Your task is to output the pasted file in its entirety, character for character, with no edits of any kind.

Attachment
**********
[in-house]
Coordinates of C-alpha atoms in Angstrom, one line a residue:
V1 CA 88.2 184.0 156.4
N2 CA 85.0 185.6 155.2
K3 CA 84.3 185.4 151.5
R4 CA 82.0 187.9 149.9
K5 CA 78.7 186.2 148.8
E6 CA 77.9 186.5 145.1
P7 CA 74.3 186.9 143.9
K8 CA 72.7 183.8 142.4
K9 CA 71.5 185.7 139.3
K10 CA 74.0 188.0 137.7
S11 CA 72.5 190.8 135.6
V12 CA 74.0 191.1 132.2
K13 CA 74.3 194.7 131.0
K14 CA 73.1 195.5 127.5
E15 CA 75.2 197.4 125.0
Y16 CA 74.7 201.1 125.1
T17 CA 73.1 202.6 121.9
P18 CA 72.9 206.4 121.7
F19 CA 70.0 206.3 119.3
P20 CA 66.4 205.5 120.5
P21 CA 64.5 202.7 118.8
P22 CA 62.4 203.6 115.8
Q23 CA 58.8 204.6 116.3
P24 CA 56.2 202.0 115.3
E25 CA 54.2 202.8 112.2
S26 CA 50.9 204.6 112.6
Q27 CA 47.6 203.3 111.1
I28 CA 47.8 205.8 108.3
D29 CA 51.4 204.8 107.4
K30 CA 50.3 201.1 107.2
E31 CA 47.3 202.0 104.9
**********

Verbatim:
[in-house]
Coordinates of C-alpha atoms in Angstrom, one line a residue:
V1 CA 88.2 184.0 156.4
N2 CA 85.0 185.6 155.2
K3 CA 84.3 185.4 151.5
R4 CA 82.0 187.9 149.9
K5 CA 78.7 186.2 148.8
E6 CA 77.9 186.5 145.1
P7 CA 74.3 186.9 143.9
K8 CA 72.7 183.8 142.4
K9 CA 71.5 185.7 139.3
K10 CA 74.0 188.0 137.7
S11 CA 72.5 190.8 135.6
V12 CA 74.0 191.1 132.2
K13 CA 74.3 194.7 131.0
K14 CA 73.1 195.5 127.5
E15 CA 75.2 197.4 125.0
Y16 CA 74.7 201.1 125.1
T17 CA 73.1 202.6 121.9
P18 CA 72.9 206.4 121.7
F19 CA 70.0 206.3 119.3
P20 CA 66.4 205.5 120.5
P21 CA 64.5 202.7 118.8
P22 CA 62.4 203.6 115.8
Q23 CA 58.8 204.6 116.3
P24 CA 56.2 202.0 115.3
E25 CA 54.2 202.8 112.2
S26 CA 50.9 204.6 112.6
Q27 CA 47.6 203.3 111.1
I28 CA 47.8 205.8 108.3
D29 CA 51.4 204.8 107.4
K30 CA 50.3 201.1 107.2
E31 CA 47.3 202.0 104.9